In the 1960s there came into existence (exactly where and exactly when is still an item of dispute among scholars) a new genre of comic books generally referred to as "underground comix". Distinguished far more often than not by images that are pornographic by almost anyone’s standards and/or violent in the extreme, they seemed to be a sign that the culture was undergoing a basic alteration from the ground up. The most innocent form of entertainment was being taken over by people that no longer felt there was anything left in the culture worth preserving. Without argument the most influential artist in this category of books is Robert Crumb.
Crumb became the instant master of self-revelatory, unblinkingly autobiographical analysis of the darker side of one’s own psychosis. Taken at the time as commentary on society and cultural satire, and doubtless some such content is involved, Crumb became the one true celebrity among this art movement. In fact he may be the best known comic book artist in the world today with an astounding continual flow of work, exhibits in important museums and galleries in places like Paris, New York, Germany, and Philadelphia, an ongoing complete reprint of not just all of his published work but his sketchbooks as well, and a documentary of his life entitled Crumb.
This chunky 400 plus page book is a general retelling of his life by Crumb, illustrated by large numbers of images from work throughout his career to date. It is a reasonably good introduction for anyone not familiar with his work. As always it is an embarrassingly honest (from his point of view) and candid story. Included is a CD of music from several groups he has performed with, Crumb being a big fan and collector of early 78s.
Without Crumb, it is possible that books like Blankets or even A History Of Violence would never have come about. Yet once one becomes aware of his true personality and character, his work becomes more disturbing than entertaining, more pitiful than revealing. A far more insightful view of the man is available in the previously mentioned documentary. Be warned that if you admire his work, this movie will demonstrate in a very clear manner that what seemed like social commentary and cultural insight is in reality the work of a person brought up in a dysfunctional family. His father suffered from battle fatigue in World War II, his mother from some undisclosed mental disturbance, and his brothers both clearly suffer from their situation more than Crumb, even more so as they age but remain major influences from youth onward. Couple this with a massively disturbing LSD trip which left Crumb helpless and sick for six months and admittedly bizarre sexual desires, he is clearly delineated as a person whose work you may enjoy and find enlightening but would probably not want to spend much time with. If the movie cannot be found this book is a reasonable alternative.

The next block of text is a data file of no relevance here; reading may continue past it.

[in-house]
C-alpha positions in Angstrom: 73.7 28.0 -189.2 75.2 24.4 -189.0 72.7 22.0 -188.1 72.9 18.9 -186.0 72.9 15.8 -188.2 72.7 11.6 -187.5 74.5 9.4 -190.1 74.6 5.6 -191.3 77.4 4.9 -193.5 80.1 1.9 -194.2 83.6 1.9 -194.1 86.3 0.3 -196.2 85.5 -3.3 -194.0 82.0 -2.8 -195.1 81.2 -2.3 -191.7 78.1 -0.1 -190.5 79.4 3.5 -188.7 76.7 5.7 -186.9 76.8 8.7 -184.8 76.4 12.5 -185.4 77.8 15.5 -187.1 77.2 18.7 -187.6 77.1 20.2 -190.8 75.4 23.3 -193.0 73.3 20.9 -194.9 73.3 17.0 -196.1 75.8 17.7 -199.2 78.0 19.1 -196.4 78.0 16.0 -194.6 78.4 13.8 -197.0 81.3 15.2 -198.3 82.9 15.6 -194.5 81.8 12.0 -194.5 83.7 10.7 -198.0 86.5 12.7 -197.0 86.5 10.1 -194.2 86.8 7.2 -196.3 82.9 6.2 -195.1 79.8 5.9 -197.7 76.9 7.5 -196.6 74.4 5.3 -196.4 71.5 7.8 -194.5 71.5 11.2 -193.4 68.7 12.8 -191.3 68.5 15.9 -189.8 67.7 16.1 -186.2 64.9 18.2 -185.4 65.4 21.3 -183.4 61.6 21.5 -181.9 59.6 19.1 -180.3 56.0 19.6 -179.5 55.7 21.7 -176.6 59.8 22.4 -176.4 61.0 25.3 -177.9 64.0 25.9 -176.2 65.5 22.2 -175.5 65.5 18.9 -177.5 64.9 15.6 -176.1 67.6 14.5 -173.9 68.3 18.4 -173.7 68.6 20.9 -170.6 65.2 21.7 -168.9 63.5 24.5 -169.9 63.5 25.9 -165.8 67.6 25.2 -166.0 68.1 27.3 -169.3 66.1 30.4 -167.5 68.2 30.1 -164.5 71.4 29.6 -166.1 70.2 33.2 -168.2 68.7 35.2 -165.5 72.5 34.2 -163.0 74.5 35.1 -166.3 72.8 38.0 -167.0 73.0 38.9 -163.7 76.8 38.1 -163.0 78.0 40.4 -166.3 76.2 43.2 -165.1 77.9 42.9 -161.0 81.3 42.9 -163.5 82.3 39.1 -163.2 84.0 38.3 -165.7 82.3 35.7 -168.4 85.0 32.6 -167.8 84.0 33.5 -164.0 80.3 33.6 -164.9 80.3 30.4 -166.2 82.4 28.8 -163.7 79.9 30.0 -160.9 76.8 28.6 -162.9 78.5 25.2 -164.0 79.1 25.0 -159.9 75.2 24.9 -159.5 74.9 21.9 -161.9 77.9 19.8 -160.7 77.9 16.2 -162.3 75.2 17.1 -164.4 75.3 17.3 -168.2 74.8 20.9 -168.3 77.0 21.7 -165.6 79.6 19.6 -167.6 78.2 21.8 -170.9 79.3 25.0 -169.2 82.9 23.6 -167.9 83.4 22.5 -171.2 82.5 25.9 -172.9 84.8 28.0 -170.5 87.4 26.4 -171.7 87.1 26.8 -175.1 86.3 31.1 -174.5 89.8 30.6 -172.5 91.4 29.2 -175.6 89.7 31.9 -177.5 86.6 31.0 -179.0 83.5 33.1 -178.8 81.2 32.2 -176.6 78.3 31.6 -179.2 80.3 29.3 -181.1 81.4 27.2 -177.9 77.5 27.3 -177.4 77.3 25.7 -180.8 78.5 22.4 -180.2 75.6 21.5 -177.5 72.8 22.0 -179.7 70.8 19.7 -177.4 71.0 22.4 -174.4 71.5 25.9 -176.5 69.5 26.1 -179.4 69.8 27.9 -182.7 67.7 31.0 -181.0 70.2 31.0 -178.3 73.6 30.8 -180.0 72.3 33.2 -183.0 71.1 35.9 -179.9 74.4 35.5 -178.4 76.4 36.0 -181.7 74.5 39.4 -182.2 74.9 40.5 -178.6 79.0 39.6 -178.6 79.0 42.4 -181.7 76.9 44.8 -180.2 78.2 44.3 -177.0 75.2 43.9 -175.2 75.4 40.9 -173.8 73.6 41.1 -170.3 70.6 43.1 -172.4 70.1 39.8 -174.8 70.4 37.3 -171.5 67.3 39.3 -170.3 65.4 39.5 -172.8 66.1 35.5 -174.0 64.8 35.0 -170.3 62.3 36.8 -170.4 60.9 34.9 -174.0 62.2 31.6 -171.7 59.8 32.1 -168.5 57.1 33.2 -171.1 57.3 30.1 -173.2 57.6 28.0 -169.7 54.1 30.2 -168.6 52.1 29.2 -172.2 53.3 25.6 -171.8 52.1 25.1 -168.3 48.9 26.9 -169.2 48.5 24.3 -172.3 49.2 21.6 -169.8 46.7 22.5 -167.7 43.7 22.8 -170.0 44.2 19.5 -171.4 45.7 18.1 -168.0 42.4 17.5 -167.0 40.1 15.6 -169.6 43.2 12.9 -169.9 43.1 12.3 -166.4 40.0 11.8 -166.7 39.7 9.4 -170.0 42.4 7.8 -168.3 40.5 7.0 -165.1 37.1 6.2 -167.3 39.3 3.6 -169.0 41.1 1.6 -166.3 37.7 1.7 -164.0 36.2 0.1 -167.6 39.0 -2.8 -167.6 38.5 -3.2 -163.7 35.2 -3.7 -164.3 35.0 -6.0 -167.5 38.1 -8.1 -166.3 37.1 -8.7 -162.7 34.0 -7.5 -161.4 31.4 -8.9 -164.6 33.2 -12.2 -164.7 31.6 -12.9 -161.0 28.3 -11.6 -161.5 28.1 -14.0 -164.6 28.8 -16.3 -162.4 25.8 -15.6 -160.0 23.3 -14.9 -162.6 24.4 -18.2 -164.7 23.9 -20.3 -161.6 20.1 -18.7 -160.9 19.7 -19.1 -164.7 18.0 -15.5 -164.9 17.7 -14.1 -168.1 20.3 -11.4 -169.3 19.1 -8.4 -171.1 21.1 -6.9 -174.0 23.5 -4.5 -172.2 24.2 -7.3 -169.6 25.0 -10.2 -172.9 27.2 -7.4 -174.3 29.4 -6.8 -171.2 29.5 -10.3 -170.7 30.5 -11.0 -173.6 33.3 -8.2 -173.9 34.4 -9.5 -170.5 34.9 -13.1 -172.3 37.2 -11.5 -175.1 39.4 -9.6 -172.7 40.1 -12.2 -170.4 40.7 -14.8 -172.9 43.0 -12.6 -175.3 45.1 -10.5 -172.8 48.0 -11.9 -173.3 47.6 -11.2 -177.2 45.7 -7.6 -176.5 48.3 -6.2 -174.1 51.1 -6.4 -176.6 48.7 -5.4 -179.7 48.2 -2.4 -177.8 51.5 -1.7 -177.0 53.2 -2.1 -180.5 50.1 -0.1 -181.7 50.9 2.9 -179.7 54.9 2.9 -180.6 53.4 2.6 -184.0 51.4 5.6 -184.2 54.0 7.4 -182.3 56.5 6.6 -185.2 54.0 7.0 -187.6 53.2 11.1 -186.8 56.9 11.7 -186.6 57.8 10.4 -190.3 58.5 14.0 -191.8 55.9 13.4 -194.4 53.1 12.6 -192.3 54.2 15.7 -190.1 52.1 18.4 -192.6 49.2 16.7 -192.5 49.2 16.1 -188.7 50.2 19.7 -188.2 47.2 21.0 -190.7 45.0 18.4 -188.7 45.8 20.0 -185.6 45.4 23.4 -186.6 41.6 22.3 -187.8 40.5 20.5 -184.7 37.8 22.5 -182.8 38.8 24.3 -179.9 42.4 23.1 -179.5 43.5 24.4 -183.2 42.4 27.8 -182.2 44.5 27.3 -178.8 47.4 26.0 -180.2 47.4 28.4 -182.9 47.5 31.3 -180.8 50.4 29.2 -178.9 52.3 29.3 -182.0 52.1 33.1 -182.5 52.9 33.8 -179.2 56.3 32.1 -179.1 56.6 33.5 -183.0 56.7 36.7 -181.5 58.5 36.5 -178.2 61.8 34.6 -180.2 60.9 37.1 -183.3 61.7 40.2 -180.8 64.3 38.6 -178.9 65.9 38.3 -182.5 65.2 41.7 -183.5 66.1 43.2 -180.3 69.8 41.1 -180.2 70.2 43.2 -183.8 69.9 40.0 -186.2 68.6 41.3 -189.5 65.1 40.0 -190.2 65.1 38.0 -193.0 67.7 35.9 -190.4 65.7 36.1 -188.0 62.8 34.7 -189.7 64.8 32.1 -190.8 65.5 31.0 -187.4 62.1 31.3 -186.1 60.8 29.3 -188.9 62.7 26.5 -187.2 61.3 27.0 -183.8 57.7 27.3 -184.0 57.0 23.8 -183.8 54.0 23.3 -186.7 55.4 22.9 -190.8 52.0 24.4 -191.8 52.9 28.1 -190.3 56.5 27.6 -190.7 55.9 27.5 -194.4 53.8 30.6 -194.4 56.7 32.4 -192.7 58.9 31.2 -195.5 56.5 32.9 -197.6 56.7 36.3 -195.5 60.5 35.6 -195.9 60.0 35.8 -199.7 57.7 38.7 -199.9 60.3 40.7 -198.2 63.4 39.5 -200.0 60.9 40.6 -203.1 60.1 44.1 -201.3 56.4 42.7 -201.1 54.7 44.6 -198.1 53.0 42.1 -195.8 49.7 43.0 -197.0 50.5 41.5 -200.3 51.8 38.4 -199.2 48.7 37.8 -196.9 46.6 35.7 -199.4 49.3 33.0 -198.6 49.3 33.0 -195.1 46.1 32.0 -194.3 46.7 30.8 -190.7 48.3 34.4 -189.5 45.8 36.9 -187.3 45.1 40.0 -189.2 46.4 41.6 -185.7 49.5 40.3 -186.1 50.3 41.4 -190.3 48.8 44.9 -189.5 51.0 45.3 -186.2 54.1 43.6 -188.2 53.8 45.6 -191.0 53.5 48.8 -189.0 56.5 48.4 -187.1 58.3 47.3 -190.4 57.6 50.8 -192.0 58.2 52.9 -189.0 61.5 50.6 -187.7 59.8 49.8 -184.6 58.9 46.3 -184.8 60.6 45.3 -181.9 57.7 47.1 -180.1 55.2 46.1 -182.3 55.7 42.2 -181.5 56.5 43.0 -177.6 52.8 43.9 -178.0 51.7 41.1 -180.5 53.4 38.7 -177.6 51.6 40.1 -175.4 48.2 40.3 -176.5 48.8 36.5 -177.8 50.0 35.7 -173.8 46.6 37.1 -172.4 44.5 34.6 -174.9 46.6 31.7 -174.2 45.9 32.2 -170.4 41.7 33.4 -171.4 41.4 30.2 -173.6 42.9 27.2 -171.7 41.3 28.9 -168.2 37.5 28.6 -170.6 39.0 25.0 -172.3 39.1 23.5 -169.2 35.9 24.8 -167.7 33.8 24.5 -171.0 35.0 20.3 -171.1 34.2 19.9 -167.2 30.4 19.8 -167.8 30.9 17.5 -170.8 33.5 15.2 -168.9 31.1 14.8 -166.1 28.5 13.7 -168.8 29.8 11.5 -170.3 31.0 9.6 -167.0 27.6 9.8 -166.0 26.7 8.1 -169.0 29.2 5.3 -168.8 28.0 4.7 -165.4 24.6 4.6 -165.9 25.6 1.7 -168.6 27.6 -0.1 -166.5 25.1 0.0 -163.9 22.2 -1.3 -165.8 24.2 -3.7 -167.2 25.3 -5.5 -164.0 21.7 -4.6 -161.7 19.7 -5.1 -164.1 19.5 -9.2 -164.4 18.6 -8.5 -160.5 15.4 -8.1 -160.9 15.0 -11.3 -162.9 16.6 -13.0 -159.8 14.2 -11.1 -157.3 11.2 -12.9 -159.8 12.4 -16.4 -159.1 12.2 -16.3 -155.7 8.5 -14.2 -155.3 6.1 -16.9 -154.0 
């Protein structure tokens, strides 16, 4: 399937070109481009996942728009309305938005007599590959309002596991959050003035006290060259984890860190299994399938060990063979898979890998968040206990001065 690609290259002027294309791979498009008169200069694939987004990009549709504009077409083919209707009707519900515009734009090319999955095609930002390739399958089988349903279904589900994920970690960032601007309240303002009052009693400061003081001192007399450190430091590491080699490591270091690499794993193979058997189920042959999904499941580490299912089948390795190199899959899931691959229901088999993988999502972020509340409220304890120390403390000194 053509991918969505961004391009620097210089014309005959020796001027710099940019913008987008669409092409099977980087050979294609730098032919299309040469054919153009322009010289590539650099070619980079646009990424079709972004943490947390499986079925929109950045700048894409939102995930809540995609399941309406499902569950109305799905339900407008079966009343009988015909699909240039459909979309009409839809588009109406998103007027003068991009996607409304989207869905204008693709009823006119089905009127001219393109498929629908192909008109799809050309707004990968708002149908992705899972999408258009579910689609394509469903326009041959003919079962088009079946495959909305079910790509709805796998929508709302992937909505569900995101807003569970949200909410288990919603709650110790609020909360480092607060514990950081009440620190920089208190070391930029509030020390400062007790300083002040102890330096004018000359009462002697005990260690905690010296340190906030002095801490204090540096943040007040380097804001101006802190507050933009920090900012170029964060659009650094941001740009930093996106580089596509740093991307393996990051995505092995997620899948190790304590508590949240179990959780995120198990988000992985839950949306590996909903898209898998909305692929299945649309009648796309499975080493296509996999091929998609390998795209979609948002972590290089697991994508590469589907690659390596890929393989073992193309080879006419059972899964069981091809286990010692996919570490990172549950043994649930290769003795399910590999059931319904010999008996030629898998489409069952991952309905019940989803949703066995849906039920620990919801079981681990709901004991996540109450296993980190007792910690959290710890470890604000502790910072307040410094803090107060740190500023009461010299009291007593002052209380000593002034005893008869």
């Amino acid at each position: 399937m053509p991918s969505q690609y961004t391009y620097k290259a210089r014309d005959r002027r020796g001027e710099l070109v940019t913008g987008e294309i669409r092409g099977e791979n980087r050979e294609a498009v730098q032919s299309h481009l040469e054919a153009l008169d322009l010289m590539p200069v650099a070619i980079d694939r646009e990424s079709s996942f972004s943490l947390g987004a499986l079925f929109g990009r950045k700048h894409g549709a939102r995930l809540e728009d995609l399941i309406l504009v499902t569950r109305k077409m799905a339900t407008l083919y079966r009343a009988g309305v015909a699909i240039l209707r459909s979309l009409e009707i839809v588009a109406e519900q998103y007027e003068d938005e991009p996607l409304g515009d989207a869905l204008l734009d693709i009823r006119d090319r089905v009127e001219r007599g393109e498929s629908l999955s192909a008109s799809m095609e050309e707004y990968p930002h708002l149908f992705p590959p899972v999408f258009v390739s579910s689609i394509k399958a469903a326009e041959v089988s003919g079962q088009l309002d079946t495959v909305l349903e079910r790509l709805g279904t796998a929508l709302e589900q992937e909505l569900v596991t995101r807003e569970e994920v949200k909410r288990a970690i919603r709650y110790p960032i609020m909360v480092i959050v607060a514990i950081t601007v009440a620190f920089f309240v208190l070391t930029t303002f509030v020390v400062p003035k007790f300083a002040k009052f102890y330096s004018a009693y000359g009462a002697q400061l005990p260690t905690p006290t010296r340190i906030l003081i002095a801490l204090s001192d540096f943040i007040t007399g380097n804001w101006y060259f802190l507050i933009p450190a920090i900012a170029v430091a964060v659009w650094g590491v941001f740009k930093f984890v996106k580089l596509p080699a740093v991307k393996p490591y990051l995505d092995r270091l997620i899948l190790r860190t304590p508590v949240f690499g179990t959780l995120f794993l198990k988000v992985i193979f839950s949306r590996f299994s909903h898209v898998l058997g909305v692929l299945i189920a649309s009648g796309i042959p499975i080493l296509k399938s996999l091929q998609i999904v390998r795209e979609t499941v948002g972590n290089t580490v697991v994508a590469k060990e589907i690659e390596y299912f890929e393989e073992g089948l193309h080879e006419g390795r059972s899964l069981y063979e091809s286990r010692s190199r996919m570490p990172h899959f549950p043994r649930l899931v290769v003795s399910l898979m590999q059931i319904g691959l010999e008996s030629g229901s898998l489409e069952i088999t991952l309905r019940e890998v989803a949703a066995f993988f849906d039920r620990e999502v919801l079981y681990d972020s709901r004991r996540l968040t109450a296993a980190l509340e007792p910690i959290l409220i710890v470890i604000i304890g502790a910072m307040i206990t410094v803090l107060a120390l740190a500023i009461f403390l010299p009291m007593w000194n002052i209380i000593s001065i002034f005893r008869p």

by Graig Kent
Even if you aren’t overtly familiar with his works, if someone says simply “Kafka”, it’ll likely elicit thoughts of surrealistic isolation, torment, conspiratorial paranoia, or complex and seemingly illogical thoughts or actions. “Kafkaesque” didn’t become an adjective for nothing.